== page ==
Finish the Tea Ceremony Step-by-Step
If Shokyaku asks Teishu to finish, with the Chawan still in the left hand, the right hand is placed on the Tatami and a small bow in recognition of the Shokyaku’s wish is made. Then the Chawan is placed in front of the knees again. Teishu will now properly bow and announce that he or she will finish the tea-ceremony.
Clean the Chasen
To finish, cold water will be ladled into the Chawan with the Hishaku from the Mizusashi. Pick up the Chasen with the right hand, and hold the Chawan with the left. Stir the water in the Chawan gently from the right side down to the left and back. Put the Chasen down facing to the right. Slowly bring it toward the face while turning it. (This is to check whether the Chasen and its tines are clean or not.) Repeat two times, and then gently whisk the water to further clean the Chasen. Place the Chasen next to the Natsume again. Discard the water into the Kensui, place the Fukin in the Chawan, put the Chawan down with the right hand. Place the Chasen in the Chawan.
Remove the Fukusa from the Obi and fold it in order to wipe the Chashaku. Take the Chashaku from the Natsume with the right hand. Hold the Fukusa in the palm of the left hand and place the Chashaku on top, first wipe top and bottom, slide back and wipe the sides. And one more time the top and bottom. Place the Chashaku on the Chawan facing down. Now there might be some Macha green-tea powder stains on the Fukusa, so above the Kensui, gently whipe twice with the right hand. Now the Fukusa can be folded and attached to the Obi. Lift the Chawan with the right hand on from the top of the rim, and then hold it shortly with the left in order to switch position of the right hand to a grip which is more from the side. Place the Chawan in front of the Mizusashi.
According to the number of guests to whom tea was served by the Teishu, about the same amount of water has to be returned to the Kama. Let’s assume three guests were served tea, and then usually two scoops of fresh water are ladled from the Mizusashi to the Kama with the Hishaku. When done, place the Hishaku on the Kama again. Now the Mizusashi will not be used anymore, so the lit can be put back. Take the lit with the right hand, and bring it closer to the chest. Grab it with the left hand above the right and turn it horizontally. Hold the ear of the lit and place it on the Mizusashi.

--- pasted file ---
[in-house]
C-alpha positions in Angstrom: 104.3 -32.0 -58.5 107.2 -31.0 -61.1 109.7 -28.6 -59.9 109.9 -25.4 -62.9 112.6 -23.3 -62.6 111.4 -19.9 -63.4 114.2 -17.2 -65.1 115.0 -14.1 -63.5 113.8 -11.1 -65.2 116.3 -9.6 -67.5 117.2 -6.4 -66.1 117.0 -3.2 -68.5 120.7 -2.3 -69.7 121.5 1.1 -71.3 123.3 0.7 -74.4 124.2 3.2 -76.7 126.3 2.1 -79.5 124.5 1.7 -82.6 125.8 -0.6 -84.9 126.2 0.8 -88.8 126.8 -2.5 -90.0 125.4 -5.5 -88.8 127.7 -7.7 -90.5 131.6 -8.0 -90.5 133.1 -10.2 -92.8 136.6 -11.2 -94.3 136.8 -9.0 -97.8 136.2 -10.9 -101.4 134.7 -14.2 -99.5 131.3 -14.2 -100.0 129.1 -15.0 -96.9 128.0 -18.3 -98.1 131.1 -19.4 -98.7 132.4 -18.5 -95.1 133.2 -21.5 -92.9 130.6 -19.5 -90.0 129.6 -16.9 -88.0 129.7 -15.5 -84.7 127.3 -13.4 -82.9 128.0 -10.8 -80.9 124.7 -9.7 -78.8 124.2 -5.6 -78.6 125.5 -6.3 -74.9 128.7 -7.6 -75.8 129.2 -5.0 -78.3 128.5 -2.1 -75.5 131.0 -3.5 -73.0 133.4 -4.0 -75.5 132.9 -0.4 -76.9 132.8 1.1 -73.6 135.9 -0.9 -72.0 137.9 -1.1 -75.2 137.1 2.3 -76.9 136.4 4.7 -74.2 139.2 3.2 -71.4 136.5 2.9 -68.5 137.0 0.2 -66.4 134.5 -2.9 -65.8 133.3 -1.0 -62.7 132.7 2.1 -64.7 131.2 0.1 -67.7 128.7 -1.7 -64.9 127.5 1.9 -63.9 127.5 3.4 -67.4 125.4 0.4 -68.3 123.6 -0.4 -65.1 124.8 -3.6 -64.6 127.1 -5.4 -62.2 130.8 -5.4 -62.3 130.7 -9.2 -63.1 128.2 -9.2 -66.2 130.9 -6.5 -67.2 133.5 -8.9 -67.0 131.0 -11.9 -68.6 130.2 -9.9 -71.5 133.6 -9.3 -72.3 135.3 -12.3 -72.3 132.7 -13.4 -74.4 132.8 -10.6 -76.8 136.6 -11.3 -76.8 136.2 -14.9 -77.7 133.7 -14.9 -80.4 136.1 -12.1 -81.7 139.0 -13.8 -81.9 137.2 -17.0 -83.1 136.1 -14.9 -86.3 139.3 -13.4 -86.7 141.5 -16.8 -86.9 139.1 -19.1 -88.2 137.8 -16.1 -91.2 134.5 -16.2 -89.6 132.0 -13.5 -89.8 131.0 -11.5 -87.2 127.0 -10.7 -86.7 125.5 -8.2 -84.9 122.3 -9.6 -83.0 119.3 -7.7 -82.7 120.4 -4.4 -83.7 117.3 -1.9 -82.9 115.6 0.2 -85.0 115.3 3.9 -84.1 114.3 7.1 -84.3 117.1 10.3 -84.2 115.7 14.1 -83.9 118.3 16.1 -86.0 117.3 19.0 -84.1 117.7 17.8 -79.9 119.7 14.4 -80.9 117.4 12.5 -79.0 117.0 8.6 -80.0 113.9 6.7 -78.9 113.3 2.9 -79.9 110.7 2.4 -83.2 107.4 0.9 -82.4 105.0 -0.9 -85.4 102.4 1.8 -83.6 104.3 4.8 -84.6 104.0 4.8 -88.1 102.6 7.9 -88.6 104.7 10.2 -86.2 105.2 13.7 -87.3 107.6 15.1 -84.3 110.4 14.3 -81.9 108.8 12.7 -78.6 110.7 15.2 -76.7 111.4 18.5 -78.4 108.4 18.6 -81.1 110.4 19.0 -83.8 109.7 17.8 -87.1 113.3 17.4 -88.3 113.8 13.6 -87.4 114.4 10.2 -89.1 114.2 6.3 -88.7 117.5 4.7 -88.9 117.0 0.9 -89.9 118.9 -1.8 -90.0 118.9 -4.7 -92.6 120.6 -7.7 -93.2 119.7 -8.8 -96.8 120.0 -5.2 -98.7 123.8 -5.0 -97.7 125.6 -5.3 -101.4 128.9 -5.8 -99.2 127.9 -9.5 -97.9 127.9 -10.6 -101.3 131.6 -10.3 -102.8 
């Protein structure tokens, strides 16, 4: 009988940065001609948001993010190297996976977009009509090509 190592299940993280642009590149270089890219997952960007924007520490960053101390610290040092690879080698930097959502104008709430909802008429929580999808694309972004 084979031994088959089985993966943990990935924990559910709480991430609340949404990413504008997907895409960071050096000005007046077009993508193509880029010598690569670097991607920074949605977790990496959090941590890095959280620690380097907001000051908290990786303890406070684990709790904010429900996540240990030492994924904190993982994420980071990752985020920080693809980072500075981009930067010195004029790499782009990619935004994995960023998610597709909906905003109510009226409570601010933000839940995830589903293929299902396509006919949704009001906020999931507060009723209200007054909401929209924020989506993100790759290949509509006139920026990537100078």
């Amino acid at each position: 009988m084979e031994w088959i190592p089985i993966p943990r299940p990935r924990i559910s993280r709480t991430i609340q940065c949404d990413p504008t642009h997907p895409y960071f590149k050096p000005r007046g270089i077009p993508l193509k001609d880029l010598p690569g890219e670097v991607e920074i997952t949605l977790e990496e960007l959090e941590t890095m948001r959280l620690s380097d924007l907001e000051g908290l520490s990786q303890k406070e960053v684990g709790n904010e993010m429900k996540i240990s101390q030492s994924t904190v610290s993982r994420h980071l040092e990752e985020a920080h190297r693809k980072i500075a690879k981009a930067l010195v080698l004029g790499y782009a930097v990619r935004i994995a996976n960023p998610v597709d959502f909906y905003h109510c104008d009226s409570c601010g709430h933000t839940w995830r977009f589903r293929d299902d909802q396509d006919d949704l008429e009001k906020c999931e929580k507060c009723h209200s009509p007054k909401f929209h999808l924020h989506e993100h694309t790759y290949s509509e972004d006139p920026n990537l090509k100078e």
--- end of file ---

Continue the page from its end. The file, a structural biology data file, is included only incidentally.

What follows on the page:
Pick up the Hishaku again, with the left hand, hold it at chest height so that you can see into the cup of the bamboo-ladle (Kamaeru). With the right hand pick up the Futa of the Kama and place it on the Kama.
After the Futa has been placed on the Kama again, the Hishaku is still held in the left hand. Grab it from above with the right hand and pick up the Futa-oki with the left hand. Now, with thumb, index, and middle fingers of the right hand, hold the Futa-oki under the Hishaku. The Hishaku is held horizontally in front of the chest. With the left hand, lift up the Kensui and stand up holding the Kensui at hip height beside the body. The Kensui is considered unclean and is kept out of the guests’ sight for as much as possible. So when holding the Kensui the Teishu will turn anticlockwise in order to not show it to the guests. In front of the door, Teishu sits down diagonally and places the Kensui in front of the knees. The Futa-oki is placed next to the Kensui. The Hishaku is laid on top of the Kensui with the cup of the ladle facing down. The sliding door is opened in two stages again, two-third then one-third. When the door is opened, hold the Kensui, Hishaku, and Futa-oki in the same way again and walk to the Mizuya.
In the same way the Chawan and Natsume were brought into the room, they are now carried back to the Mizuya. Take the Chawan in the left hand and the Natsume with the right. These are high-ranking utensils so turn clockwise when walking to the Mizuya.
Last is the Mizusashi. Kneel down in front of the Mizusashi and pick it up with both hands as low as possible. When outside of the sliding door, turn around and kneel and sit down, place the Mizusashi in front of the knees. Now it’s time to officially part from your guests, so place both hands onto the Tatami and bow thanking the guests for coming. Close the door.